Like the Nazgul descending on Middle Earth, the six remaining Republican candidates are here in the state of South Carolina.

Yesterday some of them were at a Family Forum at my alma mater Bob Jones University–just down the road from our home.

Tonight their debate comes from the Peace Center–our downtown performing arts venue.This analysis is pretty sharp about the state of the race in this Southern state with good comment here about the effect of Trump’s vulgarity on the race in this Bible belt bastion.

I’m in the unusual situation of being a Bob Jones University graduate (and therefore born and bred in the Evangelical circles South Carolina is famous for) but I am also a Catholic priest.

What are the issues that bring us together and what divides us?

The question is important not just because of the large voting block of Christians in South Carolina, but because the candidates themselves swing back and forth between Protestantism and Catholicism.

Marco Rubio was brought up Catholic. He flirted with Mormonism and then Evangelicalism before returning to hie Catholic faith. Jeb Bush was brought up as a Protestant, but converted to the Catholic faith. Ted Cruz’s Cuban, Spanish and Irish ancestry certainly indicates a Catholic heritage although he has always been an Evangelical. John Kasich–from a Czech background, was brought up as a Catholic and says “there is always a part of me that will be Catholic”. He belongs to a church that is part of the conservative Anglican Church of North America. Ben Carson belongs to the Evangelical sect Seventh Day Adventists while the less said about Donald Trump’s religiosity the better.

Therefore the Catholic- Evangelical story is important and interesting for tonight’s debate and the primary in this state later this week.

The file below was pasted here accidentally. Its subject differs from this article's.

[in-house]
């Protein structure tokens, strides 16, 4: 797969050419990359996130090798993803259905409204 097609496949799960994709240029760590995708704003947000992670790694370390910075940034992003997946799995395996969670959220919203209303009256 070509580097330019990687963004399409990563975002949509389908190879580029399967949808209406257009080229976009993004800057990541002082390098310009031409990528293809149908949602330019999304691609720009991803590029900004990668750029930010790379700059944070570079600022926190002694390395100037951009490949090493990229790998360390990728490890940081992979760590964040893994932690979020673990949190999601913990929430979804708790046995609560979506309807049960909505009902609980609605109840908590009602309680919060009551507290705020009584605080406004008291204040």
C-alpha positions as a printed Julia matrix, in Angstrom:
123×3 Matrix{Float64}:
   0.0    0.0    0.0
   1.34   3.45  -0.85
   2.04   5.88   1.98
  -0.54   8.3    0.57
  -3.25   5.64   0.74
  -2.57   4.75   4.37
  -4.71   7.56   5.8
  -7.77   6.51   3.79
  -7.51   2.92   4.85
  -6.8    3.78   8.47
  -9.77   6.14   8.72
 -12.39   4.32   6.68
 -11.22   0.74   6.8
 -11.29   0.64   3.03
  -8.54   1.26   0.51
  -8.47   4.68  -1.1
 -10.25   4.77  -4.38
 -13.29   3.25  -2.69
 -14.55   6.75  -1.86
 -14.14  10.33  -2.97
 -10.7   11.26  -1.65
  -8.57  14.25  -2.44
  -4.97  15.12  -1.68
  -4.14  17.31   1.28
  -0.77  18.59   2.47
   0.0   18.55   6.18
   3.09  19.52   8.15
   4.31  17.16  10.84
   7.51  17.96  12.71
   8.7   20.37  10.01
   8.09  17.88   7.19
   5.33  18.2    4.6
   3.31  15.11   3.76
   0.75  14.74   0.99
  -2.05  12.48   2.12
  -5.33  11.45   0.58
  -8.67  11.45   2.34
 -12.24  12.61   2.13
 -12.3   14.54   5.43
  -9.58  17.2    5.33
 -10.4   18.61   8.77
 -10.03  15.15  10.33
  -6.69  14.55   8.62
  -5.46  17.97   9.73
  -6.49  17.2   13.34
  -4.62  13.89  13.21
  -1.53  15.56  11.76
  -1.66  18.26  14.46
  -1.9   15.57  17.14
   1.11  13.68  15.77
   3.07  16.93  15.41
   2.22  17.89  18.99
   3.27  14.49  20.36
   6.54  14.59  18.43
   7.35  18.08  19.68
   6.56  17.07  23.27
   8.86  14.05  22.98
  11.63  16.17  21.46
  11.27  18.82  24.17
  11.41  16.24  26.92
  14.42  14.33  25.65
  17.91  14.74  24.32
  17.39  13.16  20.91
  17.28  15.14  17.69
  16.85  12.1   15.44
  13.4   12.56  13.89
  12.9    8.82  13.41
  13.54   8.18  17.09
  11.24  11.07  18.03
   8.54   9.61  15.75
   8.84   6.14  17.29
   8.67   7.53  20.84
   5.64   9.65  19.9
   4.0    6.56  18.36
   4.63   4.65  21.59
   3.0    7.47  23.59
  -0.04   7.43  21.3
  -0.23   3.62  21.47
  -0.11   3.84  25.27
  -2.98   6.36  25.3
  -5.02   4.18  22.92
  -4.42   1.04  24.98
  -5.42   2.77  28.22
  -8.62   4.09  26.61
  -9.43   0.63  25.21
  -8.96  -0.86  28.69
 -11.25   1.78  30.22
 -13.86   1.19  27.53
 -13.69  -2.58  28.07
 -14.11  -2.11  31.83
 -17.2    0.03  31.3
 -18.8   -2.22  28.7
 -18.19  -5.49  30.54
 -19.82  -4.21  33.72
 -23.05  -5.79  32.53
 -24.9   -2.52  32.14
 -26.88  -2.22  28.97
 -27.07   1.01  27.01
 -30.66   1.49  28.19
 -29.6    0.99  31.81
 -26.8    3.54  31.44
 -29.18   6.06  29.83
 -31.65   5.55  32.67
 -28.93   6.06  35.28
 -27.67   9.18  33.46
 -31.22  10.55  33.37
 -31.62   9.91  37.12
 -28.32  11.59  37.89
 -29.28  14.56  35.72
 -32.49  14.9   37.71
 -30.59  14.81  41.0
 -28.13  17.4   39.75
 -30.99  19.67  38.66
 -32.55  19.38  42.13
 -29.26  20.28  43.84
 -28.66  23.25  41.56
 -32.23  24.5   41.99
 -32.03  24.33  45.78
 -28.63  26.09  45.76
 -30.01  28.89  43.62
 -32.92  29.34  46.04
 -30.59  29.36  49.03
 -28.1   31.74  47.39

Catholics stand together with Evangelicals on family and pro life issues. The Catholic Church’s teaching on marriage is clear. It can only be between one man and one woman for life. Catholic and Evangelicals will stand together on pro life matters. Abortion is always a crime which not only causes the death of an unborn child, but does great damage to women and men. Catholics are clearer than Evangelicals in their position on other pro life and family matters. We have clear teaching that opposes in vitro fertilization, artificial contraception, surrogacy and artificial insemination.


On other moral matters, Evangelicals and Catholics stand together. Although we may disagree the extent to which government should be involved, we both agree that Christians should show a “preferential option for the poor.” In this largely evangelical town, the Evangelicals run the major charities that minister to the homeless, the addicted, orphans, abused women, prostitutes and gang members. Catholics are in the minority, but we stand by the side of Evangelicals working with them to alleviate the social problems at a local level.

Happily, the old anti-Catholicism for which the fundamentalist South was known, is evaporating. Most Evangelicals are convinced that we Catholics are simply wrong about the Bible, the Church, Jesus and Mary, but they are not now so quick to say the Pope is the anti-Christ and the Catholic Church is the “great whore of Babylon”. In our increasingly decadent and godless society most Evangelicals would say there are much better candidates who represent the “great whore of Babylon” than the Catholic Church.

Where Catholics and Evangelicals are likely to part company is in support of policies that enhance government involvement in social issues. Catholics are much more likely to be in favor of a government funded and administered universal health care system. They are much more likely to be in favor of government programs for prisoner rehabilitation, improved housing for the homeless, better funding for higher education and mandating a living wage instead of a minimum wage. While repudiating  totalitarian socialism, Catholics are less likely to be scared of government programs that give people a hand up instead of a hand out.

What should the candidates aim for in a town like Greenville? The closest thing to a winning ticket here would be what used to be called “Compassionate Conservatism”. It failed under G.W.Bush’s tenure because there was not sufficient commitment to more than a good idea, but if a candidate steps forward with a positive, upbeat expression in support of conservative Christian moral values while showing the way that conservatism can be compassionate–with policies that help the poor to help themselves, then that candidate (if he can get his message across) will win South Carolina.

Which candidate is capable of having this vision and communicating it?

In my opinion, any one of them except the casino owner from New York with the fake hair, fake tan, fake teeth, fake everything.
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